Thank you for your comment received here in November 2013 on something I commented upon in 2006 in relation to the labour theory of value.
I cannot remember the circumstances in which I wrote my comment but presume from the context I was commenting on Marxism and not anthropology, especially from a time in which not much anthropological field research had been undertaken. Necessarily, the LTV arguments from the 18th and 19th century were mainly concerned with the social evolution of that region roughly bounded within Europe, near East, and Asian landmass. We can conjecturally extend that region and its time period ( from 10,000 year ago)with what has since been learned about the other (majority) of regions but that may alter the perspective because we now know that outside that region it included the many societies that did not participate in the Euro-Asian experience.
Smith was a follower of Natural Liberty philosophy (Grotius and Pufendorf) that asserted the natural human rights to the products of their labour with examples, the chase when hunting, harvesting of the products of nature (fruits on trees), territorial areas by occupation (fish), later ‘tools’ that required selected human effort. Just plucking an apple of a tree branch required effort, the chase required even more effort and danger (labour).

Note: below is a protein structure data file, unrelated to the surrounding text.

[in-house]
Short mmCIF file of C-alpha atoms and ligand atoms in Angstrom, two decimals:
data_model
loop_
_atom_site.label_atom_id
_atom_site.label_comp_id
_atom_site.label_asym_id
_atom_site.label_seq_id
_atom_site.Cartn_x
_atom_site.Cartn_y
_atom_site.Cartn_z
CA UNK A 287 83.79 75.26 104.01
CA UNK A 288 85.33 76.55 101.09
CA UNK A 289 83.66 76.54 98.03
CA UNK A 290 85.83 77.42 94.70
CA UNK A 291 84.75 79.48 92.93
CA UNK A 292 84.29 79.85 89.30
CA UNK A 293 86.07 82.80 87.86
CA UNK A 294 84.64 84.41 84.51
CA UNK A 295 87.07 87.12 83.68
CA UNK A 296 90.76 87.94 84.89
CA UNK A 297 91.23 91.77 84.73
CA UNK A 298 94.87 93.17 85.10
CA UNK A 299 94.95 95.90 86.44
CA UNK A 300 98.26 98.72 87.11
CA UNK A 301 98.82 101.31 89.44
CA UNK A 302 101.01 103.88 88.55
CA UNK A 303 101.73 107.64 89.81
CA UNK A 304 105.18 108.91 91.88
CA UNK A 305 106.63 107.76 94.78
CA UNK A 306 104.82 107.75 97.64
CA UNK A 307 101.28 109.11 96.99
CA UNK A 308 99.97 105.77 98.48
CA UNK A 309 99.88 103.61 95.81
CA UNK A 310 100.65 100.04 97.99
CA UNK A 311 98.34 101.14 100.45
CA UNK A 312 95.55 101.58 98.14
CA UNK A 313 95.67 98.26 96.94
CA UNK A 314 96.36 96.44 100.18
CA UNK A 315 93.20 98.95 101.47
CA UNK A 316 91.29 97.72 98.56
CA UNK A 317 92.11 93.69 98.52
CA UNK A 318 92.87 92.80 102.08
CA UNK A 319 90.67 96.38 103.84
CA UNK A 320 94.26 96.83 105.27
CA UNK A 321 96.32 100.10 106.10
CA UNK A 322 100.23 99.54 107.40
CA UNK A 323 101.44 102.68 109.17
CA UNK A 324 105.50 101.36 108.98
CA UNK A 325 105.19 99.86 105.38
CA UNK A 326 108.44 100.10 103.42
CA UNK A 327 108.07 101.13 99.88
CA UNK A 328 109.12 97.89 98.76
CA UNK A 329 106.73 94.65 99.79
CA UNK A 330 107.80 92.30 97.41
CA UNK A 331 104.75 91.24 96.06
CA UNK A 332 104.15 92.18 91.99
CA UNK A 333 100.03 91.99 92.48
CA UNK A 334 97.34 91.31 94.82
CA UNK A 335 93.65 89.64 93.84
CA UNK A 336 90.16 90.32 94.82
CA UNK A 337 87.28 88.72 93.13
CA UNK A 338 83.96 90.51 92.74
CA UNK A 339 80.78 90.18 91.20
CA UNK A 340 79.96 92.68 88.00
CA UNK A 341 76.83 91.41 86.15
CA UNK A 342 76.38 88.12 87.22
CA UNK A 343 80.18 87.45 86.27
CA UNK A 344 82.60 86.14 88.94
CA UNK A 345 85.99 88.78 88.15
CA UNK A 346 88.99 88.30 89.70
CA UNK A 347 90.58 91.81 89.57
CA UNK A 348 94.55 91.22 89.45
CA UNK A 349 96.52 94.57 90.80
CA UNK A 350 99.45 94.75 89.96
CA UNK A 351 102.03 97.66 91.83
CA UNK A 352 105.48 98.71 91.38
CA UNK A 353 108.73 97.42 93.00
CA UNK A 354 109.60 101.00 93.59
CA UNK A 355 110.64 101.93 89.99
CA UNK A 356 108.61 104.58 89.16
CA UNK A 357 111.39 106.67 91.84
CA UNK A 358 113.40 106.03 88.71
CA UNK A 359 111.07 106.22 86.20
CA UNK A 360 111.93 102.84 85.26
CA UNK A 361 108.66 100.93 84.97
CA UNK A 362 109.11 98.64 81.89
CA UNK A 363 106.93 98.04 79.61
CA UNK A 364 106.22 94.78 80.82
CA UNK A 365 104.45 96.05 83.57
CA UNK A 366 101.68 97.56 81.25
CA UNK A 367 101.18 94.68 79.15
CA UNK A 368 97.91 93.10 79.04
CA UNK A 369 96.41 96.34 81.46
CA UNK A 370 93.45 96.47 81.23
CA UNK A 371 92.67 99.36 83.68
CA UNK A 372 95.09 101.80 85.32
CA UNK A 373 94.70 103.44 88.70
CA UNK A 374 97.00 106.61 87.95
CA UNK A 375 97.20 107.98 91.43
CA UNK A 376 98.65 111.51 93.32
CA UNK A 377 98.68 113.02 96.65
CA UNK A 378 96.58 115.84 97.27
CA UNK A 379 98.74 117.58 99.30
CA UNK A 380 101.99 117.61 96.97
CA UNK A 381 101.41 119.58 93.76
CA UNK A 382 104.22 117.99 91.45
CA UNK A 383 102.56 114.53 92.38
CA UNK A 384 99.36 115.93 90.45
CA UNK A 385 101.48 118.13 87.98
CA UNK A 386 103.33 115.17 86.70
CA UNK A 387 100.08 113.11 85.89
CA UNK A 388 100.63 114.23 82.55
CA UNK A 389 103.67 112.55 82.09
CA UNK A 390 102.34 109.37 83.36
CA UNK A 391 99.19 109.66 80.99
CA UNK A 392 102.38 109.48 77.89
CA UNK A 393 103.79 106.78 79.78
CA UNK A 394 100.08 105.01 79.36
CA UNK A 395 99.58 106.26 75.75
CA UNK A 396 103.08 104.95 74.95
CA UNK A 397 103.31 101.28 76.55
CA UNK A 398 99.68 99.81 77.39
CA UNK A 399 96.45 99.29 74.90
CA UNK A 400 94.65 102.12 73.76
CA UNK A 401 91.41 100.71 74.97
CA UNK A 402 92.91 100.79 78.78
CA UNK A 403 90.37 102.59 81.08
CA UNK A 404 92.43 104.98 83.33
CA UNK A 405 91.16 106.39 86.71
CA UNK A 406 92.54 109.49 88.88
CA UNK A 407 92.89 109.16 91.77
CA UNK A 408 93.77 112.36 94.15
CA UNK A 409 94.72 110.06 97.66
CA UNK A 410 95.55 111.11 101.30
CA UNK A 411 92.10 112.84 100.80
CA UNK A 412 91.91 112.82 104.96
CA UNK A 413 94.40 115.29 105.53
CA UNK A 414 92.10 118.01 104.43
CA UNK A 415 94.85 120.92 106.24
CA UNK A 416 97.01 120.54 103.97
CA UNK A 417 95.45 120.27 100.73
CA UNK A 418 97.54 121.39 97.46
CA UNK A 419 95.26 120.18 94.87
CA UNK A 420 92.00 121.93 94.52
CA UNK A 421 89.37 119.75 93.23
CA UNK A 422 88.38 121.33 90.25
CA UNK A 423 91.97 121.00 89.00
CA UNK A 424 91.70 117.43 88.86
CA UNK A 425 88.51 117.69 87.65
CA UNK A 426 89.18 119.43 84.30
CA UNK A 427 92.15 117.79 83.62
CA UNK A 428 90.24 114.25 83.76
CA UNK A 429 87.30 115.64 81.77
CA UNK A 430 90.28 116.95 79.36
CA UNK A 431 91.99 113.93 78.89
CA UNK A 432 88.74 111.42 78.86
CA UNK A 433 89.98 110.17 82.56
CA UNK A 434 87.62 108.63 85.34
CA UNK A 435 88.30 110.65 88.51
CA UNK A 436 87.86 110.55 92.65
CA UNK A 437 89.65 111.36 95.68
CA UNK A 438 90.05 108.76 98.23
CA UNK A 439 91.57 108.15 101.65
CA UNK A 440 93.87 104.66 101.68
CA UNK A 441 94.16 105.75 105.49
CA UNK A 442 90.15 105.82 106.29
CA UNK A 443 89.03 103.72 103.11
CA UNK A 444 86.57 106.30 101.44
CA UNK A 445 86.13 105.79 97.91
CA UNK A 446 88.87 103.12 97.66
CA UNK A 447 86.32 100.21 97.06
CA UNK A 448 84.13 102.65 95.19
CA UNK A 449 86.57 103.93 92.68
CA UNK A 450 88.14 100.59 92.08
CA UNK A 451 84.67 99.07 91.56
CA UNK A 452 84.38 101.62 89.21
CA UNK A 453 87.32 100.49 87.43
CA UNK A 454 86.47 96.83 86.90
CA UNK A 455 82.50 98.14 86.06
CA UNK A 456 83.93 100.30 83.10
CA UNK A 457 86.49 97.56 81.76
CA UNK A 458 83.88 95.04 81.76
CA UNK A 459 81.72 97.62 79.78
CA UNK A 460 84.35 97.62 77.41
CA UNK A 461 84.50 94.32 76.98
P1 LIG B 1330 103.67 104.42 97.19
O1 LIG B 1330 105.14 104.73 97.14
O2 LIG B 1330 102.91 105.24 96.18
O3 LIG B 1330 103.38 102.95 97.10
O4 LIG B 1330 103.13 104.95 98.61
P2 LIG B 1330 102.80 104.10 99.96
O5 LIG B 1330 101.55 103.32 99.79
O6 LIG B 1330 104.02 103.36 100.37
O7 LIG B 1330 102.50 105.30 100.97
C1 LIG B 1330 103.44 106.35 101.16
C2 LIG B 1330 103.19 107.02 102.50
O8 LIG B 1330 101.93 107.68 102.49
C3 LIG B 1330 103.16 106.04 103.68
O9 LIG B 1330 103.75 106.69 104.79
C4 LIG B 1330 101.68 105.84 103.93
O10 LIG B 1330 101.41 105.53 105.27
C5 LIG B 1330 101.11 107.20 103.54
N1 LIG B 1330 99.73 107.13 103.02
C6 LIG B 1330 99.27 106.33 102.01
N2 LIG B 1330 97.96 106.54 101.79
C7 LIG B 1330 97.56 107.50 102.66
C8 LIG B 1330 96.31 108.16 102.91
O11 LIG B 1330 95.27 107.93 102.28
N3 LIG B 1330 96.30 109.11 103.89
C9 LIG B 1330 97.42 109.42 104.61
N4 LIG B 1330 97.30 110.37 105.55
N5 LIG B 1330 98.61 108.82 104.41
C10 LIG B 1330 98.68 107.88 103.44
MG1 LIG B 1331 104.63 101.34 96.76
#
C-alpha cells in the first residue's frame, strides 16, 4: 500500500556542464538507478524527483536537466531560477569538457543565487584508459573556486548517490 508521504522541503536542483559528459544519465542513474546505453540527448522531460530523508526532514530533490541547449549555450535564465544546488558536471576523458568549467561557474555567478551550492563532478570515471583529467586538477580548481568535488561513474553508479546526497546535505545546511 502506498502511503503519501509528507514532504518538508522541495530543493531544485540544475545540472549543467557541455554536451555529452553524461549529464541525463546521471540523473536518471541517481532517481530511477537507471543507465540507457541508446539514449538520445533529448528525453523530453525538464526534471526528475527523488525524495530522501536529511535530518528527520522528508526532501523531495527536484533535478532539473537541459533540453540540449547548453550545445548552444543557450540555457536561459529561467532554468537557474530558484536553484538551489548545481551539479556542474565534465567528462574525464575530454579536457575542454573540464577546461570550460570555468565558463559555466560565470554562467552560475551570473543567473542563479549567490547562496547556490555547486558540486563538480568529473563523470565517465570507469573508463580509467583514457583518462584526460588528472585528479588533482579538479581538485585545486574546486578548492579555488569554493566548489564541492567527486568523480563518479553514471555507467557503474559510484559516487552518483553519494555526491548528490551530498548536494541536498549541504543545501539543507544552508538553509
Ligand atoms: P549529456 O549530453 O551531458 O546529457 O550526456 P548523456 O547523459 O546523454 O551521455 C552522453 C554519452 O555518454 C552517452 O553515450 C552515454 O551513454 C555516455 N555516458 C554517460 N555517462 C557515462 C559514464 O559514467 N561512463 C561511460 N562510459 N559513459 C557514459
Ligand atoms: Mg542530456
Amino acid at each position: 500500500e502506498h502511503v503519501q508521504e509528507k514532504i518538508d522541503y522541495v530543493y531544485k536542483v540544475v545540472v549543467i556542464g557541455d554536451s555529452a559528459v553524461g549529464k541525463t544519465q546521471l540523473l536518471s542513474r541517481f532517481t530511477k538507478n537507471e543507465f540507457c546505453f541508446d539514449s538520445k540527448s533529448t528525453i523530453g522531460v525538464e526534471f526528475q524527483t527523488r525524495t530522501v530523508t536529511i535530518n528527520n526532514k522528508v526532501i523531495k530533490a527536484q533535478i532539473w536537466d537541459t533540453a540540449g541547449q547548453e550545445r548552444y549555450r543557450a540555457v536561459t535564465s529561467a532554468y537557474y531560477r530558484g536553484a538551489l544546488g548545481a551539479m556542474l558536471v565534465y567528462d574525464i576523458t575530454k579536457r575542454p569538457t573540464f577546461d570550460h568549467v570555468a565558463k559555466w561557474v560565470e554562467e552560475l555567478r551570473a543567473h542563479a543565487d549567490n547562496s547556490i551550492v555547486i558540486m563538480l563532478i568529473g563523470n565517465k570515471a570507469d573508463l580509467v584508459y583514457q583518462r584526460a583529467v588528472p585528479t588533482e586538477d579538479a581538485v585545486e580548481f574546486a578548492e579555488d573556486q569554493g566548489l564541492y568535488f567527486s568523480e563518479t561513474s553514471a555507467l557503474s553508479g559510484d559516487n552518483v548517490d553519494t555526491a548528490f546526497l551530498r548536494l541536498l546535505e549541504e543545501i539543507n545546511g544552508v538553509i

Smith (and Marx) had limited knowledge of the complexity of cultural evolution, including in the evolution of cultural norms and such behaviours as Gift exchanges, Reciprocity norms, and inter-tribal violence rates. Much that he attributed to “exchange”, as an original “propensity” of the human faculties of reason and speech” (WN I.ii.1: 25), fits modern anthropological research.
Before cultural norms developed, natural behaviours at their simplest would have to be decided on the “rights” off whoever caught the rabbits, gathered the edibles, and such like and from where in the occupied localities, sparsely spread as they must have been with low population densities. The bands may have shared the daily produce of their gathering and hunting, but it is difficult to conceive that one band would fail to appropriate what was naturally theirs from their efforts (labour). The room for violent quarrels is evident. “War” between stone-age bands was prevalent according to the anthropological records that I have read.
Since 2006, I have discovered the complexity missed in my comments which left much out.
Thank you for drawing this to my attention.
Gavin

3:47 pm